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China:  Yesterday’s WSJ article on Bo Xilal (page A11) highlights the issue that should provide pause to anyone blindly bullish on China and materials stocks.   It reveals a story of monstrous leverage using property as collateral.  When Bo Xilal rose to the top political seat in Chongqing, the city’s debt was estimated to be 162 billion yuan. At the end of 2011, at least one informed estimate approached 1 trillion yuan.  I like the sound of “trillion” but it only translates into roughly $150 billion, perhaps not bad for one of China’s fastest growing cities.   And maybe that’s not a lot by Western standards for a permanent population of 28 million but the rate of change is significant and places Chongqing’s debt at 100% of GDP versus China’s broader estimate for the country at 22%.  The proceeds of borrowings and  land sales went into highways, state owned businesses and social welfare programs.  But unfortunately, these expenditures don’t throw off enough “income” to offset the cost of the leverage.  (Let me know if you’ve heard this story before – perhaps while travelling through the warmer climes of the EU.)  Taking on debt against land at all time high prices is exactly what got the rest of the world in trouble.  Add in the debt on developers’ balance sheets and leverage at the business level through off-balance mechanisms such as LOC’s and household real estate purchases at prices that exceed current levels  and the only difference between China and Spain will be the color of the rice.  Of course that’s an exaggeration but suffice it to say that perhaps China does not have the iron grip on its politicians, people and economics that so many pundits, economists and portfolio managers give them credit for.  With the central government’s decreasing appetite for individual excess – 感謝什麼,博 (Translation: Thanks for nothing, Bo)  I doubt that there will be as much sympathy for fat cat capitalists who have traded their Mao suits for Prada as was shown to the indebted by the rest of the world.  And I doubt Chongqing is the only city modernized by taking on significant debt as Bo is not the only politician seeking to climb the political ladder by leveraging the future.  In fact it is estimated that local property sales accounted for approximately 40% of revenues and lending for cities throughout China.  Wu and every other politician has been very clear in stating that property prices remain too high.  Three cities, including Shanghai, have tried to ease property controls but the government forced their immediate cancellation.  Yup, the rulers on high are resolute n sending a message that excess, driven by inflating property values at the risk of the people, is over.  The only question is if they caught it in time.  Fortunately, I don’t have to answer that question since the near term impact will be the same.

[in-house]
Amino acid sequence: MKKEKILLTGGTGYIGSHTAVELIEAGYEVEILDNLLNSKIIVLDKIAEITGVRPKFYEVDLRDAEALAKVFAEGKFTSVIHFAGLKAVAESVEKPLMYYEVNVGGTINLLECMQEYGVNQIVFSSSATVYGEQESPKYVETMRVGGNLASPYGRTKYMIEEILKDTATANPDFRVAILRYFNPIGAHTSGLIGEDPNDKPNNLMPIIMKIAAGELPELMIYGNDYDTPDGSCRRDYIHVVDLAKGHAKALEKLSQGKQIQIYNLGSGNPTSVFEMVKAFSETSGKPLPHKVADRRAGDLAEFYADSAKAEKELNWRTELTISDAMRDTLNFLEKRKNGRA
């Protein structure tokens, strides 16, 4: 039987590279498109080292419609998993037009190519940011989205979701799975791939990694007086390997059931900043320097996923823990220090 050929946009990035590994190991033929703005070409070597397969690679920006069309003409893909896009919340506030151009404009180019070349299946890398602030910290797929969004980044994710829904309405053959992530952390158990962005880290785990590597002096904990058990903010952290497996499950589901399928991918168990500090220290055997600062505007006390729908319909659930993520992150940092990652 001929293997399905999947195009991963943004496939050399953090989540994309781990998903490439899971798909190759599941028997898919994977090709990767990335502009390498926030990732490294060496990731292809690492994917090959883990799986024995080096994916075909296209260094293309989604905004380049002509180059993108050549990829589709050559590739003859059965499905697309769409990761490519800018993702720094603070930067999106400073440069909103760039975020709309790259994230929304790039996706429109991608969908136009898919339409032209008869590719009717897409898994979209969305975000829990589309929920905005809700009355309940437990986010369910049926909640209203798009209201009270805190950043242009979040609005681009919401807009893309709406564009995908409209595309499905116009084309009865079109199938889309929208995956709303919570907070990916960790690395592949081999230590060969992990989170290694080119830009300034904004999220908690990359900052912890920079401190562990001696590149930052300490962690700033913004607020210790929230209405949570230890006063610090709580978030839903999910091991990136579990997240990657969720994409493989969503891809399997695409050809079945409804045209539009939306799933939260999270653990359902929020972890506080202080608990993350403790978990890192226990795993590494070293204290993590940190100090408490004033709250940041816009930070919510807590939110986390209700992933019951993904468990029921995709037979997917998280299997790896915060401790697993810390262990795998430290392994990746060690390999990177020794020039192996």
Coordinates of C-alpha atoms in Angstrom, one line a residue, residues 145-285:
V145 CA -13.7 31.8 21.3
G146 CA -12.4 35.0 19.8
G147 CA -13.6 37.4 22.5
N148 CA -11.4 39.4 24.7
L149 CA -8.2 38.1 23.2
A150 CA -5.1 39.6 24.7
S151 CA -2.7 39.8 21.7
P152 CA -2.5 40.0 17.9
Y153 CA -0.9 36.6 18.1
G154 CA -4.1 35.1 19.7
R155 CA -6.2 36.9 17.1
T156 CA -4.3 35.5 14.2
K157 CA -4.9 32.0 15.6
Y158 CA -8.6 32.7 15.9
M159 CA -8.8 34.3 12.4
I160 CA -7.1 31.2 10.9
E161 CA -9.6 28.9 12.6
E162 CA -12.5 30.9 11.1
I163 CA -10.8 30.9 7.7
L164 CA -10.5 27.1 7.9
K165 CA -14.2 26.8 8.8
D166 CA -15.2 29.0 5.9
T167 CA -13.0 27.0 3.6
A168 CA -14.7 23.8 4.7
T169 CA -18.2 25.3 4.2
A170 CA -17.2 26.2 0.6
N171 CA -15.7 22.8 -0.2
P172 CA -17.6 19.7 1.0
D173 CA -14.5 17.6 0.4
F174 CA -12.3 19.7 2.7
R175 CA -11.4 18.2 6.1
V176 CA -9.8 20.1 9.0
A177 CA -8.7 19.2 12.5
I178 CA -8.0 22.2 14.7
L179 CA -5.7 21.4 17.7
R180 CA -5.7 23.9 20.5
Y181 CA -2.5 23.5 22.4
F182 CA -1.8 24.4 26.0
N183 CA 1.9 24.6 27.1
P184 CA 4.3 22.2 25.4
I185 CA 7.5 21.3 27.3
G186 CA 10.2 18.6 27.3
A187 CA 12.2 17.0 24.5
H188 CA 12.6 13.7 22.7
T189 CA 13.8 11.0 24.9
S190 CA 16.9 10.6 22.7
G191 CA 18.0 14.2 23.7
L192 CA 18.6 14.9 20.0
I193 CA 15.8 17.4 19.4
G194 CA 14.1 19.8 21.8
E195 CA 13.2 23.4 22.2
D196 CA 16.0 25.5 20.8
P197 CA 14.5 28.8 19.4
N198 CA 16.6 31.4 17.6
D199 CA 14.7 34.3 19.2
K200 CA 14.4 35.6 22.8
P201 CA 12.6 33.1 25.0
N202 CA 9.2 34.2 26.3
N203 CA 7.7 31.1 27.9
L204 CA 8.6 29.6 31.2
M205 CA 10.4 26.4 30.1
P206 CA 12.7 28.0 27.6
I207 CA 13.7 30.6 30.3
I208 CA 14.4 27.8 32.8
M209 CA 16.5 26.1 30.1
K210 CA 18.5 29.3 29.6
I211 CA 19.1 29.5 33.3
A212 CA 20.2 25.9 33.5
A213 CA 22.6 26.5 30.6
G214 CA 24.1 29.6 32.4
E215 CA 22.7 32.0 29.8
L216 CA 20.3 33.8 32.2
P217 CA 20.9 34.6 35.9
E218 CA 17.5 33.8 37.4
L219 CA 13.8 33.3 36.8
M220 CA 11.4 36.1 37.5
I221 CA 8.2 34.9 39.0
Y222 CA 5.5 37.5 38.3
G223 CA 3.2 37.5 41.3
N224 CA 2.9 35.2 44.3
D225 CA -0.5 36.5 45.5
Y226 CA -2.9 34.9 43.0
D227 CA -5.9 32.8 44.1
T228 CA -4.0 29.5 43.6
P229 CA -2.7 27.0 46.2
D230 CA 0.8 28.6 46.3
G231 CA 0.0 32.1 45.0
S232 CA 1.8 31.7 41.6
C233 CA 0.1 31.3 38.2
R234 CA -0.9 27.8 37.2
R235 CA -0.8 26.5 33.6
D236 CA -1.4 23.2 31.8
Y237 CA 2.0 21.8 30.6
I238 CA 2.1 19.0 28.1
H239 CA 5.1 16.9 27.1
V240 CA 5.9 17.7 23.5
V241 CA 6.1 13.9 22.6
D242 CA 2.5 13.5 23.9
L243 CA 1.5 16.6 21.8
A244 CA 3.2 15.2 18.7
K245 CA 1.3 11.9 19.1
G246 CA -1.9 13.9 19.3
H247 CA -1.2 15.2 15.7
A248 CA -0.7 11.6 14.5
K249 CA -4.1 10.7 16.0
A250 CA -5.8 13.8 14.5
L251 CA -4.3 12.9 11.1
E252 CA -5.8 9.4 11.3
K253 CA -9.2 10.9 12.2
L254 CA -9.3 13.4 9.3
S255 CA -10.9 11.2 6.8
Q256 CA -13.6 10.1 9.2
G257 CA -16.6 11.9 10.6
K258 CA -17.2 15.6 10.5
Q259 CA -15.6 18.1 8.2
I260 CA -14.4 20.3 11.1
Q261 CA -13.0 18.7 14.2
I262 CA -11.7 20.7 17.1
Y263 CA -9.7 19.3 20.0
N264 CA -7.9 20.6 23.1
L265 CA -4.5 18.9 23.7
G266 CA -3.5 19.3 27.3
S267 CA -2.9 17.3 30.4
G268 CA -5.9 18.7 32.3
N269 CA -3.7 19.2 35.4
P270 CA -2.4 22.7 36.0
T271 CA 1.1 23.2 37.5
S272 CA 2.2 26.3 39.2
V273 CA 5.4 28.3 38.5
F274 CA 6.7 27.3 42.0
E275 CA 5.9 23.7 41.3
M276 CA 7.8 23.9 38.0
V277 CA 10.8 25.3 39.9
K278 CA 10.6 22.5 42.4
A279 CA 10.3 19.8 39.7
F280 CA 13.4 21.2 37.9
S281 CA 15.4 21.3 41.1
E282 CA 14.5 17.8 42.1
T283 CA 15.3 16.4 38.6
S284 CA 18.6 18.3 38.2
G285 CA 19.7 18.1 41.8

The great unwind in China is on its way.  Let’s see how that works out as their export economy fades.  And how it works out for us.